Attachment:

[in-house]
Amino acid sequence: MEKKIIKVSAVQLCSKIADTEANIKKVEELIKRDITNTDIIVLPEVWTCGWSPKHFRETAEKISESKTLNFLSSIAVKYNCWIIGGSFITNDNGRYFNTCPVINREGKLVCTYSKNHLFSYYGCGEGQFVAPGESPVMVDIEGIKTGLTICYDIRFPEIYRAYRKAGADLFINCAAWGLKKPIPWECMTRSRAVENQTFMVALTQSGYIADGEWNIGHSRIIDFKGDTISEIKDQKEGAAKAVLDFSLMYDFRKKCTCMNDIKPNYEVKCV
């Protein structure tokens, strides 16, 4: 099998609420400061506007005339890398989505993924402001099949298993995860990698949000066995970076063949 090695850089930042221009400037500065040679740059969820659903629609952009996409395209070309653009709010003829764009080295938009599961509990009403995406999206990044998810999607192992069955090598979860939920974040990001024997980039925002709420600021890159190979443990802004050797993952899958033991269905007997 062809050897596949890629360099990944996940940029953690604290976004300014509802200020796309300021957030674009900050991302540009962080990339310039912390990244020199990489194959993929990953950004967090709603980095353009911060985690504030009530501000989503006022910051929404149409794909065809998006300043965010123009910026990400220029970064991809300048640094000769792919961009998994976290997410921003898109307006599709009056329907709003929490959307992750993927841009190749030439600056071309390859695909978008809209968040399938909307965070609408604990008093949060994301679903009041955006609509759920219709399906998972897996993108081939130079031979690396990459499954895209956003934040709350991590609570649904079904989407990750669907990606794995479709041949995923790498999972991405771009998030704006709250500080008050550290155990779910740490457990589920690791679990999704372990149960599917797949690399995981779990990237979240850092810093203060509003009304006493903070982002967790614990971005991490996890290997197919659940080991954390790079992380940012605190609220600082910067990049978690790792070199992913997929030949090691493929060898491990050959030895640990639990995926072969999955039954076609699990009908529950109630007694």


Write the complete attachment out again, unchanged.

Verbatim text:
[in-house]
Amino acid sequence: MEKKIIKVSAVQLCSKIADTEANIKKVEELIKRDITNTDIIVLPEVWTCGWSPKHFRETAEKISESKTLNFLSSIAVKYNCWIIGGSFITNDNGRYFNTCPVINREGKLVCTYSKNHLFSYYGCGEGQFVAPGESPVMVDIEGIKTGLTICYDIRFPEIYRAYRKAGADLFINCAAWGLKKPIPWECMTRSRAVENQTFMVALTQSGYIADGEWNIGHSRIIDFKGDTISEIKDQKEGAAKAVLDFSLMYDFRKKCTCMNDIKPNYEVKCV
């Protein structure tokens, strides 16, 4: 099998609420400061506007005339890398989505993924402001099949298993995860990698949000066995970076063949 090695850089930042221009400037500065040679740059969820659903629609952009996409395209070309653009709010003829764009080295938009599961509990009403995406999206990044998810999607192992069955090598979860939920974040990001024997980039925002709420600021890159190979443990802004050797993952899958033991269905007997 062809050897596949890629360099990944996940940029953690604290976004300014509802200020796309300021957030674009900050991302540009962080990339310039912390990244020199990489194959993929990953950004967090709603980095353009911060985690504030009530501000989503006022910051929404149409794909065809998006300043965010123009910026990400220029970064991809300048640094000769792919961009998994976290997410921003898109307006599709009056329907709003929490959307992750993927841009190749030439600056071309390859695909978008809209968040399938909307965070609408604990008093949060994301679903009041955006609509759920219709399906998972897996993108081939130079031979690396990459499954895209956003934040709350991590609570649904079904989407990750669907990606794995479709041949995923790498999972991405771009998030704006709250500080008050550290155990779910740490457990589920690791679990999704372990149960599917797949690399995981779990990237979240850092810093203060509003009304006493903070982002967790614990971005991490996890290997197919659940080991954390790079992380940012605190609220600082910067990049978690790792070199992913997929030949090691493929060898491990050959030895640990639990995926072969999955039954076609699990009908529950109630007694």